In 1907, Louis Steerman—who would develop store buildings on all three blocks of the new commercial corridor—built the first of those at 3217-3219 Mount Pleasant. They were designed as one-story buildings by architect Nicholas R. Grimm and were expanded to three stories by their next owner, laundry operator Harry Viner. In 1943, Viner sold the property to August Heller, and the building became home to Heller’s Frozen Custard, the legacy of which is still visible today in the large wall sign on the side of 3217. In 1909, Anna Kriksteine and John Mitchell built five stores with apartments above at 3207-3213 Mount Pleasant and then filled in to the corner with one-story stores at 3201-3205. Matthew G. Lepley was the architect for both phases. Longstanding businesses at these addresses included:
Louis Altemus’ grocery store/delicatessen at 3201 (1914-1937); Adolph Johnson’s tailoring and clothes-cleaning business, at several locations in this row (1910-1943); Sophia Weiss’ notions shop at 3207 (1910-1943); and the Sing Lee Laundry at 3213 (1910-1954).
Apartment Buildings The building of the 66-unit Kenesaw Apartment House (now The Renaissance) at 3060 16th Street in 1905 ushered in a new phase of apartment house construction in this part of the city. The land had been purchased and building permits applied for in 1903, but strong opposition arose to erection of an apartment house at such a prominent location on new 16th Street. When the go-ahead was given, it meant that apartment houses had become an accepted alternative to single family homes along even the city’s finest avenues. The Kenesaw was financed by a group of prominent local citizens and designed by Frank L. Averill and George W. Stone. Its three storefronts on the Mount Pleasant Street side marked the southern end of the new neighborhood commercial corridor. The Kenesaw Pharmacy occupied one of these storefronts for decades. Other stores included a series of dress shops, milliners, and beauty parlors. The continuous growth of the federal government produced an ever-expanding demand for housing of all kinds close to downtown Washington. While Mount Pleasant as a whole came to be known as a rowhouse community, apartment houses quickly defined the commercial corridor. The first apartment house to face Mount Pleasant Street – a nine-unit building named The Mount Pleasant – was also built in 1905. It was built by Hugh Wallis who owned the Wallis Café on 12th Street downtown. The architect was B.F. Meyer.
4 The pace quickened in 1908 with the arrival on Mount Pleasant Street of the first of several major developers who did much to determine the overall shape of the neighborhood. In 1908, Bates Warren erected a matched pair of 16-unit apartment buildings at 3139 and 3145 Mount Pleasant which he named The Chesterfield and The Winston. As shown in the drawing below (recreated from the one filed with the original permit application), the facades had fine detailing characteristic of the architectural firm Hunter and Bell, which designed virtually all of Warren’s many buildings. His signature building—where he lived until his death in 1940—is 2029 Connecticut Avenue.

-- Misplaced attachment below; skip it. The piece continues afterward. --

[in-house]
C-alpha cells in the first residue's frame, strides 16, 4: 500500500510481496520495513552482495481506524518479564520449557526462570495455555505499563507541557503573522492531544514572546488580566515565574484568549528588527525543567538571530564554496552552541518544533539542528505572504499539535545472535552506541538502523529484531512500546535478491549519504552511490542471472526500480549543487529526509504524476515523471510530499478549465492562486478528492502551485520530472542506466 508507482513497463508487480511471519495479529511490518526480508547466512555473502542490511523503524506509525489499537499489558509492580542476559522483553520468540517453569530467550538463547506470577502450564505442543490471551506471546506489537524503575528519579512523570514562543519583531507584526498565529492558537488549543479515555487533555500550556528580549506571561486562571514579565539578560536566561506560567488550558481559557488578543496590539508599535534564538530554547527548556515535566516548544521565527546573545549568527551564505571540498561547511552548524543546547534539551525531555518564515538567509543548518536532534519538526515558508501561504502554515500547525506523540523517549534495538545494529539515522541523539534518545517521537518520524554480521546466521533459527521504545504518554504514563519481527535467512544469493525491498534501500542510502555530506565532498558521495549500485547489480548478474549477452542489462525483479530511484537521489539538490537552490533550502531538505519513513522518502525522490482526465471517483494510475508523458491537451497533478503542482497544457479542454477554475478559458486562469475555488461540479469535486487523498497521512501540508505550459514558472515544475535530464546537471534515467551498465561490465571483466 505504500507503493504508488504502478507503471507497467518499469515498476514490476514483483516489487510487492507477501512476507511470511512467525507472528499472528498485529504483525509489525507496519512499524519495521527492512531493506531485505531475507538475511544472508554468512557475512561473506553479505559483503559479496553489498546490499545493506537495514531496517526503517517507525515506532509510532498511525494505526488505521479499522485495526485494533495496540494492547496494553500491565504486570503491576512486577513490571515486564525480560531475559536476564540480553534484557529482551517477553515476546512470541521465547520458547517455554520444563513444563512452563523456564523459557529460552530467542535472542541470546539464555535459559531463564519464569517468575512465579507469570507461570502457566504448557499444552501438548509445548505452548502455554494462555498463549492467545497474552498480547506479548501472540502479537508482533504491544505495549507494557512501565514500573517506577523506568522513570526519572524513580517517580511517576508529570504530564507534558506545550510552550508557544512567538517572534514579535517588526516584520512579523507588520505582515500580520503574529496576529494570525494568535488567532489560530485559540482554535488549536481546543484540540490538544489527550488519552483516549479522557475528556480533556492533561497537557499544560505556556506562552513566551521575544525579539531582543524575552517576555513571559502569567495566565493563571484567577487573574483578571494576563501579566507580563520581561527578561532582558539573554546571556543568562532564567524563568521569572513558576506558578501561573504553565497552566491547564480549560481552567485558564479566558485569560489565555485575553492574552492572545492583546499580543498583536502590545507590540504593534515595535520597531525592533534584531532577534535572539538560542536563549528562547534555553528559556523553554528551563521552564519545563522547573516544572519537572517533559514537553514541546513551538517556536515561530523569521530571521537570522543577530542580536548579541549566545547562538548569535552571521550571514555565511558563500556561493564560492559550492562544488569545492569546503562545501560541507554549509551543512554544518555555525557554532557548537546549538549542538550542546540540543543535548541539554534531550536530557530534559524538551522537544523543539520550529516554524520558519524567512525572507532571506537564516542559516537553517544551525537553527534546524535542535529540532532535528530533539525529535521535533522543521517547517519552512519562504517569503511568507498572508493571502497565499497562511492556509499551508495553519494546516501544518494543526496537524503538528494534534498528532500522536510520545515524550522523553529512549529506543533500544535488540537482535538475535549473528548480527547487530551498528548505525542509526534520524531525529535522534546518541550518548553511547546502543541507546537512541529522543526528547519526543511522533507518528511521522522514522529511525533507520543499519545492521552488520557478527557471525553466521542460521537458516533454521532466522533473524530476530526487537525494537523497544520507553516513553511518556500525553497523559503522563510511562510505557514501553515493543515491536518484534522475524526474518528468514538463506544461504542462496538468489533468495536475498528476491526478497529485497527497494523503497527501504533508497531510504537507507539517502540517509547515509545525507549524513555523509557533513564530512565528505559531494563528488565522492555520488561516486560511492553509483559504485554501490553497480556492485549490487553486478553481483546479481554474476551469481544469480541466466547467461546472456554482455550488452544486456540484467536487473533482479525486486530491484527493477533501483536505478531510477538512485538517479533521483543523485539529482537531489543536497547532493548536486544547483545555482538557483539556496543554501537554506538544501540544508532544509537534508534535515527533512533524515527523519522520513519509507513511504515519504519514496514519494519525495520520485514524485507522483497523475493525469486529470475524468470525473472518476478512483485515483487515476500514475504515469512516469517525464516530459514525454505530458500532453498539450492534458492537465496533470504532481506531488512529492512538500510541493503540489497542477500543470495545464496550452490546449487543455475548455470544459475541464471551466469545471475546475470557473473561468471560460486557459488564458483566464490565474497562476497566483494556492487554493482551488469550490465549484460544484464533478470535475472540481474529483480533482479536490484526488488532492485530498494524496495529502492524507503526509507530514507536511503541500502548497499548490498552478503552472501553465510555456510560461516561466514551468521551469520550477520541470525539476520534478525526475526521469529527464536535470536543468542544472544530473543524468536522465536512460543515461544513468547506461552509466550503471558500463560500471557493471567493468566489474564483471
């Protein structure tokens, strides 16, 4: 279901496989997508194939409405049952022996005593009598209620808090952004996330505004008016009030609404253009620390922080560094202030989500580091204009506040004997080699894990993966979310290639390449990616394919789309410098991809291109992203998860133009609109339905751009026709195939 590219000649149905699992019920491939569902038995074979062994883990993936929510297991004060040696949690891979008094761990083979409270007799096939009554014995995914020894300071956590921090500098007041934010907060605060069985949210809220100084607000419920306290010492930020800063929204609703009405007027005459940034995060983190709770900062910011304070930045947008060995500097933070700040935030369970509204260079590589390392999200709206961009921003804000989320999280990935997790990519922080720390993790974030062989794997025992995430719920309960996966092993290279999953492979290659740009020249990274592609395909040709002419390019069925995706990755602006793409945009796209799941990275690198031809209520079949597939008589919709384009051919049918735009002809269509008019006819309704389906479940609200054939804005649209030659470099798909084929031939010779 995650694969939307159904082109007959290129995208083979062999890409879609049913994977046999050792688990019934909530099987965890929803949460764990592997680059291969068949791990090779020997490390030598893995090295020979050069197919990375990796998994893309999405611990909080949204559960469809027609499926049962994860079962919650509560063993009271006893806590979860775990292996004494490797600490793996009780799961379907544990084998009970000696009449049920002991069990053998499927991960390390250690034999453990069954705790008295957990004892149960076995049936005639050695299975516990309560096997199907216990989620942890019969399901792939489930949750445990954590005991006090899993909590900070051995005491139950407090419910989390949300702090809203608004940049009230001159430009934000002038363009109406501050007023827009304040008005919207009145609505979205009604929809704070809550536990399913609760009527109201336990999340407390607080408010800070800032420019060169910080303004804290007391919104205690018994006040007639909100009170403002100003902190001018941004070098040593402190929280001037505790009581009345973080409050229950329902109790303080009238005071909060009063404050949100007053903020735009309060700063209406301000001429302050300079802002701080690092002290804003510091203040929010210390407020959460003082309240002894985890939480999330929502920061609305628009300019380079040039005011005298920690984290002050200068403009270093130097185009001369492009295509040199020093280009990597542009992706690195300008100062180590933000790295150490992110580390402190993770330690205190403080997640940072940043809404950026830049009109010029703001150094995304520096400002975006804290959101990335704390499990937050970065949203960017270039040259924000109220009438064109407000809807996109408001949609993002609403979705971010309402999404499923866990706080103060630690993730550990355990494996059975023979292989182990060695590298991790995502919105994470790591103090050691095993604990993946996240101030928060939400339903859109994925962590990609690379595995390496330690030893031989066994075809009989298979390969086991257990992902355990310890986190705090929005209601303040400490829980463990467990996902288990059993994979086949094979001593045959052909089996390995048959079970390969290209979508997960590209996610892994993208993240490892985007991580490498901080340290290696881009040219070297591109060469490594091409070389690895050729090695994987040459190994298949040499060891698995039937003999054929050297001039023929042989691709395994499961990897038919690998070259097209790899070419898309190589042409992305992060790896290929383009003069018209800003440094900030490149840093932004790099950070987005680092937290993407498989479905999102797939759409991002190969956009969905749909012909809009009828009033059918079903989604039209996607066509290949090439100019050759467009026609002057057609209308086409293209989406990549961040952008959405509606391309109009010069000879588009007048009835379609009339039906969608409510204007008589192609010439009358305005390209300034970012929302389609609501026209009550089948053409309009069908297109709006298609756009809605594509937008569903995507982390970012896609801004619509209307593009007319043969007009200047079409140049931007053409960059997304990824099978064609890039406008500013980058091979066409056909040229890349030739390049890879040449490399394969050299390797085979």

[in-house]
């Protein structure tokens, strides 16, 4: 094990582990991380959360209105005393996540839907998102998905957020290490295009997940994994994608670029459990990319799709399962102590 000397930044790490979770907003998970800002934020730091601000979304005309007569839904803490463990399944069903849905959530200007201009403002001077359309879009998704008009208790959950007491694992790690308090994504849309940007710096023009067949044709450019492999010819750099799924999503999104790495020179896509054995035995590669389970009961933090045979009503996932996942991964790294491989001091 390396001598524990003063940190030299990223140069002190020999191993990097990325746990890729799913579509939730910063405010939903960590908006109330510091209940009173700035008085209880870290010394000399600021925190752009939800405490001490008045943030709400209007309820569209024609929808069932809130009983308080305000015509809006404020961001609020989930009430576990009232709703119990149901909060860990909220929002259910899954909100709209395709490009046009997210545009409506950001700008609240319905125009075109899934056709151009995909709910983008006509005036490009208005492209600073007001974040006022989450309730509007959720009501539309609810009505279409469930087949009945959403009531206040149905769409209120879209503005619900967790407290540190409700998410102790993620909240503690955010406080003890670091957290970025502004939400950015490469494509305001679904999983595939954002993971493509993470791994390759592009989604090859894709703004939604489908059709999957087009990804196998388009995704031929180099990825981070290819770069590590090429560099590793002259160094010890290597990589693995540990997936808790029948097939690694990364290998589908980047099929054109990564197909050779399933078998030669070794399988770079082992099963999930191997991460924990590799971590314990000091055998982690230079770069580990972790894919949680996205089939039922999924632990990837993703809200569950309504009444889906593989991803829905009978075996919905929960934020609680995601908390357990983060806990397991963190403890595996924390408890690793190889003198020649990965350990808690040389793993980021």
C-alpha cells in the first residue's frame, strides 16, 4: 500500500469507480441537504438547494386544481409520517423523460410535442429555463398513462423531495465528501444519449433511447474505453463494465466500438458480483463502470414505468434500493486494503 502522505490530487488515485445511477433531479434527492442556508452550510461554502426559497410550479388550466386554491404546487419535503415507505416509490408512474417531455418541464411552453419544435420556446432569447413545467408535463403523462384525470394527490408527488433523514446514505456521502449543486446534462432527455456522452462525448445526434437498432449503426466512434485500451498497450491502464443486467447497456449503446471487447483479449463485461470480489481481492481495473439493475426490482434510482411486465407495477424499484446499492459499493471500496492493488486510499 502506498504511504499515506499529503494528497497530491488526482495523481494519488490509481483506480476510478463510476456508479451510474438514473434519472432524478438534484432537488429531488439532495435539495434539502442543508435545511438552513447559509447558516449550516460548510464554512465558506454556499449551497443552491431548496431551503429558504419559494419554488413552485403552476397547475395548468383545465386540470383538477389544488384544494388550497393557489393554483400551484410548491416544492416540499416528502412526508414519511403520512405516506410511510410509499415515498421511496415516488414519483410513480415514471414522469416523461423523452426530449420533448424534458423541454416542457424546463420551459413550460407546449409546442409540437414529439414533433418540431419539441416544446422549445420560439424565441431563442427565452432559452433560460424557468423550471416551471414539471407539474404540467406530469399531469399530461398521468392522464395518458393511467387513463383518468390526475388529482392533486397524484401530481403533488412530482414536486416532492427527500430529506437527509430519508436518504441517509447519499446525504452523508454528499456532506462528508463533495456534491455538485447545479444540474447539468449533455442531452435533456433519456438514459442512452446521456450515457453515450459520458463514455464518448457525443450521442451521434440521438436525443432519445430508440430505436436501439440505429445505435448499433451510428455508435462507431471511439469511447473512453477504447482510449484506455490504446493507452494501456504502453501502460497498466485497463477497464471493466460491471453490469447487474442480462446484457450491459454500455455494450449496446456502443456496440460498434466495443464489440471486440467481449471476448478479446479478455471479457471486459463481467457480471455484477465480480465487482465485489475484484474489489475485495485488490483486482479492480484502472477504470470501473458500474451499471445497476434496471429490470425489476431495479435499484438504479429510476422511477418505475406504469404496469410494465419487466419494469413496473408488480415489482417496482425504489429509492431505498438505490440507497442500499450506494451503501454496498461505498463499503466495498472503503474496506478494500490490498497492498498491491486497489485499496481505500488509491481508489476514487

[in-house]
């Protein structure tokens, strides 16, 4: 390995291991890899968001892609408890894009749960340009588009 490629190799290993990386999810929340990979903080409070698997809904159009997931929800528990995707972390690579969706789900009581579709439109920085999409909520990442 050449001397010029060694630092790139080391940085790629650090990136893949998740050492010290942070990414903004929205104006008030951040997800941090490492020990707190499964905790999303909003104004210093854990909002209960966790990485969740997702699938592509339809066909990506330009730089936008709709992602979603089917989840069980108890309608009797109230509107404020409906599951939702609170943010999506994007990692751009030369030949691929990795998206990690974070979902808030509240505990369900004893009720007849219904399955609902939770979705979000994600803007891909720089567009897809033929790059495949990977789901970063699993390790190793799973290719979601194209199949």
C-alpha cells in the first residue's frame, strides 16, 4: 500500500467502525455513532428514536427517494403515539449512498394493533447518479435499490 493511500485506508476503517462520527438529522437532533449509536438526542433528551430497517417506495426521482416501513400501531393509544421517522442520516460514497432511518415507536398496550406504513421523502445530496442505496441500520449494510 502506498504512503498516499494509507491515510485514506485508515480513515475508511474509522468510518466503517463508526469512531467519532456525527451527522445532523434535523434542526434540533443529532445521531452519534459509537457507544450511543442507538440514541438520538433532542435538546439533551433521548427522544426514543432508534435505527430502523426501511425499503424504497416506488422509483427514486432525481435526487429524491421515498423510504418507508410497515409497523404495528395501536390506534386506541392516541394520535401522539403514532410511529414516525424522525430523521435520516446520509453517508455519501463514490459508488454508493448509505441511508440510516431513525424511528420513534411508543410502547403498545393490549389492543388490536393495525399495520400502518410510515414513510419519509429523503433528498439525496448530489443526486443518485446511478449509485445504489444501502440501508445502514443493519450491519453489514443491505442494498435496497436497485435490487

The two sides of the building now known as The Deauville originally looked like this. The front doors and colonnaded entranceways were removed in 1958 in favor of a new joint entrance and elevator core between the buildings. The north wing of The Deauville (originally The Winston) was destroyed by fire in 2008, leaving only the façade.
Also in 1908, Edgar and William Kennedy, builders of rowhouses throughout the city, built eight rowhouses in the 3200 block of 17th Street north of Lamont, leaving a large open space at the corner with Park Road for later construction of an apartment house. They completed The Argyle, a 40-unit building, in 1913. The Argyle Pharmacy occupied its corner store for many years. In 1909, Warren erected two more 16-unit buildings, also designed by Hunter and Bell, at 3149 and 3151 Mount Pleasant. These were originally named The New Bloomfield and The Monticello. Also in 1909, prolific developer Harry Wardman erected The Wellington, the handsome U-shaped building at 1701 Park Road now known as The Park Regent. Its façade is composed of red and beige brick arranged in a striking pattern now unfortunately obscured by paint. The architect was A.H. Beers. More apartment buildings came later. The Drury (3121 Mount Pleasant) was built in 1918 by Howard Etchison with a design by Claughten West. The Hermann (3115 Mount Pleasant) was built in 1919 by W. F. Hermann. This was the first apartment house collaboration between well-known architects David L. Stern and Frank Tomlinson, who went on to design more than sixty such buildings throughout the city before ending their partnership in 1926. 3125 Mount Pleasant, the last apartment building on the corridor, was built in 1927 by Charles D. Sager. The architect was George Santmyers, the most prolific of all Washington apartment house architects, with over 400 to his credit. The building has two original street-level commercial spaces, one of which has been occupied by The Raven Grill since 1935.
5 Rowhouses at the South End In 1909, developer Luther Fristoe and builder John Nolan erected ten houses at the northwest corner of Mount Pleasant and Irving Streets. Three faced Irving Street – including the house at the corner—and seven faced Mount Pleasant Street. C. Duhring was the architect.
At right is the original front elevation of the corner house, 1611 Irving. Its east elevation appears below, along with the front elevations of the houses at 3102-3106 Mount Pleasant. In less than two decades, the properties began being converted to commercial use. Nicholas Grimm redesigned 1611 Irving as a store and three apartments in 1927; today it is home to Irving Wine & Spirits. B. Stanley Simmons redesigned and joined 3102 and 3104 Mount Pleasant in 1929 to create an A&P grocery; Haydee’s Restaurant is there now.